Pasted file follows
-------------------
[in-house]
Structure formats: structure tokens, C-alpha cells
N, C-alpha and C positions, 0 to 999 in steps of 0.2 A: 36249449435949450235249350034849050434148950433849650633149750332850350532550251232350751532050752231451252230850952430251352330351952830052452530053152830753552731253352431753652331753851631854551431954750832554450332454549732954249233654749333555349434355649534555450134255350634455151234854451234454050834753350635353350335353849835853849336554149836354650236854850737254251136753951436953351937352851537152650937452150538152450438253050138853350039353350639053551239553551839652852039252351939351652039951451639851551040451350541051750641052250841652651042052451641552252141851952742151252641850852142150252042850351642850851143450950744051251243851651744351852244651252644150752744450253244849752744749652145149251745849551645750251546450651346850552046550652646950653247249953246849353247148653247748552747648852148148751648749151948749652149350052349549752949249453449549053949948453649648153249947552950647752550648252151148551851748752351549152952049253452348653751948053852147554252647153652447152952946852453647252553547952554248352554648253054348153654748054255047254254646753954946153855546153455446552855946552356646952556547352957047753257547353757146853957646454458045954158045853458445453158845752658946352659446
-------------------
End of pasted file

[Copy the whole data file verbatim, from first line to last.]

[in-house]
Structure formats: structure tokens, C-alpha cells
N, C-alpha and C positions, 0 to 999 in steps of 0.2 A: 36249449435949450235249350034849050434148950433849650633149750332850350532550251232350751532050752231451252230850952430251352330351952830052452530053152830753552731253352431753652331753851631854551431954750832554450332454549732954249233654749333555349434355649534555450134255350634455151234854451234454050834753350635353350335353849835853849336554149836354650236854850737254251136753951436953351937352851537152650937452150538152450438253050138853350039353350639053551239553551839652852039252351939351652039951451639851551040451350541051750641052250841652651042052451641552252141851952742151252641850852142150252042850351642850851143450950744051251243851651744351852244651252644150752744450253244849752744749652145149251745849551645750251546450651346850552046550652646950653247249953246849353247148653247748552747648852148148751648749151948749652149350052349549752949249453449549053949948453649648153249947552950647752550648252151148551851748752351549152952049253452348653751948053852147554252647153652447152952946852453647252553547952554248352554648253054348153654748054255047254254646753954946153855546153455446552855946552356646952556547352957047753257547353757146853957646454458045954158045853458445453158845752658946352659446